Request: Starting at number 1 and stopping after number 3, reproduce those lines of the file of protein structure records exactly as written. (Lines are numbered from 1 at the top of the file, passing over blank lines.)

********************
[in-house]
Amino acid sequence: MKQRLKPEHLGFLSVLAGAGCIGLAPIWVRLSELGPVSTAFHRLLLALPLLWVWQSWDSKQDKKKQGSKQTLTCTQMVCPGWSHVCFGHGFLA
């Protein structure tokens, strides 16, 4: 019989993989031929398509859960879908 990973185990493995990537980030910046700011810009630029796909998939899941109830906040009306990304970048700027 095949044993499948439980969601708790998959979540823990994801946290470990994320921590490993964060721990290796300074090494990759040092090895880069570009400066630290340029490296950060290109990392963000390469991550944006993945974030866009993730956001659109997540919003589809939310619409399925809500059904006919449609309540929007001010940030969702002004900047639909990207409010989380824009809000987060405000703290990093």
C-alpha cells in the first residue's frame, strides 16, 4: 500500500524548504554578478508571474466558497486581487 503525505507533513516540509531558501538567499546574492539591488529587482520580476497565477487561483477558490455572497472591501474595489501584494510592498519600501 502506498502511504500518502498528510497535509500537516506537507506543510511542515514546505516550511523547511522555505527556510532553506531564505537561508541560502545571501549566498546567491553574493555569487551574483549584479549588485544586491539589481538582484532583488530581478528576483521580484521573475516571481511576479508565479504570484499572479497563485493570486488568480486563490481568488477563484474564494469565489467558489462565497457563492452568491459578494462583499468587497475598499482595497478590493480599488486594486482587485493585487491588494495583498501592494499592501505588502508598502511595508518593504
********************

[in-house]
Amino acid sequence: MKQRLKPEHLGFLSVLAGAGCIGLAPIWVRLSELGPVSTAFHRLLLALPLLWVWQSWDSKQDKKKQGSKQTLTCTQMVCPGWSHVCFGHGFLA
């Protein structure tokens, strides 16, 4: 019989993989031929398509859960879908 990973185990493995990537980030910046700011810009630029796909998939899941109830906040009306990304970048700027 095949044993499948439980969601708790998959979540823990994801946290470990994320921590490993964060721990290796300074090494990759040092090895880069570009400066630290340029490296950060290109990392963000390469991550944006993945974030866009993730956001659109997540919003589809939310619409399925809500059904006919449609309540929007001010940030969702002004900047639909990207409010989380824009809000987060405000703290990093």